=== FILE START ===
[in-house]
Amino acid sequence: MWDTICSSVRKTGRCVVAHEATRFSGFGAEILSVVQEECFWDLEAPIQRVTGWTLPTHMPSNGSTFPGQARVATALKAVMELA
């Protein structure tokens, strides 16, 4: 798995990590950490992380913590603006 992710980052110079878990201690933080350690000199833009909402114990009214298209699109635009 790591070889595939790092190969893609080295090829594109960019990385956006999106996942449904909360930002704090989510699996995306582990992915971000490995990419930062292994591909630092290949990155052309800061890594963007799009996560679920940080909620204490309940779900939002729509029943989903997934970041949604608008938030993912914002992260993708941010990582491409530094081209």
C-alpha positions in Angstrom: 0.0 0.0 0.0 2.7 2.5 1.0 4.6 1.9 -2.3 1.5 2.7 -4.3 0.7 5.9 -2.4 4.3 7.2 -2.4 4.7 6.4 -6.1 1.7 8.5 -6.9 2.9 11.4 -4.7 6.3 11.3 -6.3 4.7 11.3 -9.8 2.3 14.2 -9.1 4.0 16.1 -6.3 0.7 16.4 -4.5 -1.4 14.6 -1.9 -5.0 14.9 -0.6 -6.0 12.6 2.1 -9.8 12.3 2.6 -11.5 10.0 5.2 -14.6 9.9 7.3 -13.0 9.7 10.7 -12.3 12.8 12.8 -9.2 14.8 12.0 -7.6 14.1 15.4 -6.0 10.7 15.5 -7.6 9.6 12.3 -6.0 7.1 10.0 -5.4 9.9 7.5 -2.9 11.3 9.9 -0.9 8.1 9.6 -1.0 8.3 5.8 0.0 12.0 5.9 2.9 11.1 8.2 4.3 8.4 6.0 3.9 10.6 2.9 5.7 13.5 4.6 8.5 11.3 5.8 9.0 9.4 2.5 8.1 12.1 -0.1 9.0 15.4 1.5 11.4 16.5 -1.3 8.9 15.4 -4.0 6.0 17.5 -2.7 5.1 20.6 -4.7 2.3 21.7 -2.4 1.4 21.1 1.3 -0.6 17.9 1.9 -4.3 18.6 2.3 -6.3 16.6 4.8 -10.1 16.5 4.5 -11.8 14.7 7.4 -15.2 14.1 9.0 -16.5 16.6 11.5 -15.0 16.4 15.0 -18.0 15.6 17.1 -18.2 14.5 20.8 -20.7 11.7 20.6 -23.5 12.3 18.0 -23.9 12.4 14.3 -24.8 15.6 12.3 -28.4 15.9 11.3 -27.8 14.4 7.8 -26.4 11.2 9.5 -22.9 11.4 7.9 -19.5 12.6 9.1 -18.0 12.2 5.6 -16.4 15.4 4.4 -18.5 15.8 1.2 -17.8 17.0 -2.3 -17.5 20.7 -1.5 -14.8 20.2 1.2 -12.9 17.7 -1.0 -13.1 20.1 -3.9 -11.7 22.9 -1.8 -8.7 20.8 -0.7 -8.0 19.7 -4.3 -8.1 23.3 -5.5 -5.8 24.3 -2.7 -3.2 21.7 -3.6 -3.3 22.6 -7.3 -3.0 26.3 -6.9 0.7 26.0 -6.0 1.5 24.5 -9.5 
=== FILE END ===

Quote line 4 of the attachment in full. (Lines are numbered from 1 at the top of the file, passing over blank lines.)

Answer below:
C-alpha positions in Angstrom: 0.0 0.0 0.0 2.7 2.5 1.0 4.6 1.9 -2.3 1.5 2.7 -4.3 0.7 5.9 -2.4 4.3 7.2 -2.4 4.7 6.4 -6.1 1.7 8.5 -6.9 2.9 11.4 -4.7 6.3 11.3 -6.3 4.7 11.3 -9.8 2.3 14.2 -9.1 4.0 16.1 -6.3 0.7 16.4 -4.5 -1.4 14.6 -1.9 -5.0 14.9 -0.6 -6.0 12.6 2.1 -9.8 12.3 2.6 -11.5 10.0 5.2 -14.6 9.9 7.3 -13.0 9.7 10.7 -12.3 12.8 12.8 -9.2 14.8 12.0 -7.6 14.1 15.4 -6.0 10.7 15.5 -7.6 9.6 12.3 -6.0 7.1 10.0 -5.4 9.9 7.5 -2.9 11.3 9.9 -0.9 8.1 9.6 -1.0 8.3 5.8 0.0 12.0 5.9 2.9 11.1 8.2 4.3 8.4 6.0 3.9 10.6 2.9 5.7 13.5 4.6 8.5 11.3 5.8 9.0 9.4 2.5 8.1 12.1 -0.1 9.0 15.4 1.5 11.4 16.5 -1.3 8.9 15.4 -4.0 6.0 17.5 -2.7 5.1 20.6 -4.7 2.3 21.7 -2.4 1.4 21.1 1.3 -0.6 17.9 1.9 -4.3 18.6 2.3 -6.3 16.6 4.8 -10.1 16.5 4.5 -11.8 14.7 7.4 -15.2 14.1 9.0 -16.5 16.6 11.5 -15.0 16.4 15.0 -18.0 15.6 17.1 -18.2 14.5 20.8 -20.7 11.7 20.6 -23.5 12.3 18.0 -23.9 12.4 14.3 -24.8 15.6 12.3 -28.4 15.9 11.3 -27.8 14.4 7.8 -26.4 11.2 9.5 -22.9 11.4 7.9 -19.5 12.6 9.1 -18.0 12.2 5.6 -16.4 15.4 4.4 -18.5 15.8 1.2 -17.8 17.0 -2.3 -17.5 20.7 -1.5 -14.8 20.2 1.2 -12.9 17.7 -1.0 -13.1 20.1 -3.9 -11.7 22.9 -1.8 -8.7 20.8 -0.7 -8.0 19.7 -4.3 -8.1 23.3 -5.5 -5.8 24.3 -2.7 -3.2 21.7 -3.6 -3.3 22.6 -7.3 -3.0 26.3 -6.9 0.7 26.0 -6.0 1.5 24.5 -9.5 